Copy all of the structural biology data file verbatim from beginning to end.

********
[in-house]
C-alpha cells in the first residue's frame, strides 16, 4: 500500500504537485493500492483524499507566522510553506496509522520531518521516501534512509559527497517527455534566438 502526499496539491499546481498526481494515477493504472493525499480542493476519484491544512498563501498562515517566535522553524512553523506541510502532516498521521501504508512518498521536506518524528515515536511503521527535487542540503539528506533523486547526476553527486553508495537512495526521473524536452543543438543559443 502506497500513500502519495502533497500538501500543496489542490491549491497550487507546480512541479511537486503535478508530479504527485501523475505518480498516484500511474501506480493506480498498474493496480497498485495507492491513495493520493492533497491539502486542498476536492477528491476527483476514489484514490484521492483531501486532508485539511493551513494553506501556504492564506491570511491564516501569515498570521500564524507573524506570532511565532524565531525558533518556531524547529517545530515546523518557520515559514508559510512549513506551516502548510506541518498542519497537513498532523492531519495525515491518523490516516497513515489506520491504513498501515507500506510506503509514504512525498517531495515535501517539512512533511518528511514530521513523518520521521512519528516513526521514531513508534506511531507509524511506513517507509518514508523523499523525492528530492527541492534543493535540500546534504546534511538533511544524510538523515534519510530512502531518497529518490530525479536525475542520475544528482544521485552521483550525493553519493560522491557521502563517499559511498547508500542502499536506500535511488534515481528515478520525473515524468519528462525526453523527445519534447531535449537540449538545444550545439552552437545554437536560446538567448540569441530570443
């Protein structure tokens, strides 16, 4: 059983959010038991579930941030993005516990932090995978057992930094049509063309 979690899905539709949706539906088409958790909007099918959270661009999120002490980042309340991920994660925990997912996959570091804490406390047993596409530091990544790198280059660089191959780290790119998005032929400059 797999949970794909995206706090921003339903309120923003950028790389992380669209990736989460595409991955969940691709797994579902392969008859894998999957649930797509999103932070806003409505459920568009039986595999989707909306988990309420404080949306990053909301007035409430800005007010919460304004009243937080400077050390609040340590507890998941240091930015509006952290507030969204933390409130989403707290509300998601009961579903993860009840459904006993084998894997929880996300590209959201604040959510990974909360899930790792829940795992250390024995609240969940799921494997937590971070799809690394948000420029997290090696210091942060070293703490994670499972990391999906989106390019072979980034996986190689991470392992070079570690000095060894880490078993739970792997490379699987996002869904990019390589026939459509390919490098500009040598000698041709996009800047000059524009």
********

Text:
[in-house]
C-alpha cells in the first residue's frame, strides 16, 4: 500500500504537485493500492483524499507566522510553506496509522520531518521516501534512509559527497517527455534566438 502526499496539491499546481498526481494515477493504472493525499480542493476519484491544512498563501498562515517566535522553524512553523506541510502532516498521521501504508512518498521536506518524528515515536511503521527535487542540503539528506533523486547526476553527486553508495537512495526521473524536452543543438543559443 502506497500513500502519495502533497500538501500543496489542490491549491497550487507546480512541479511537486503535478508530479504527485501523475505518480498516484500511474501506480493506480498498474493496480497498485495507492491513495493520493492533497491539502486542498476536492477528491476527483476514489484514490484521492483531501486532508485539511493551513494553506501556504492564506491570511491564516501569515498570521500564524507573524506570532511565532524565531525558533518556531524547529517545530515546523518557520515559514508559510512549513506551516502548510506541518498542519497537513498532523492531519495525515491518523490516516497513515489506520491504513498501515507500506510506503509514504512525498517531495515535501517539512512533511518528511514530521513523518520521521512519528516513526521514531513508534506511531507509524511506513517507509518514508523523499523525492528530492527541492534543493535540500546534504546534511538533511544524510538523515534519510530512502531518497529518490530525479536525475542520475544528482544521485552521483550525493553519493560522491557521502563517499559511498547508500542502499536506500535511488534515481528515478520525473515524468519528462525526453523527445519534447531535449537540449538545444550545439552552437545554437536560446538567448540569441530570443
């Protein structure tokens, strides 16, 4: 059983959010038991579930941030993005516990932090995978057992930094049509063309 979690899905539709949706539906088409958790909007099918959270661009999120002490980042309340991920994660925990997912996959570091804490406390047993596409530091990544790198280059660089191959780290790119998005032929400059 797999949970794909995206706090921003339903309120923003950028790389992380669209990736989460595409991955969940691709797994579902392969008859894998999957649930797509999103932070806003409505459920568009039986595999989707909306988990309420404080949306990053909301007035409430800005007010919460304004009243937080400077050390609040340590507890998941240091930015509006952290507030969204933390409130989403707290509300998601009961579903993860009840459904006993084998894997929880996300590209959201604040959510990974909360899930790792829940795992250390024995609240969940799921494997937590971070799809690394948000420029997290090696210091942060070293703490994670499972990391999906989106390019072979980034996986190689991470392992070079570690000095060894880490078993739970792997490379699987996002869904990019390589026939459509390919490098500009040598000698041709996009800047000059524009």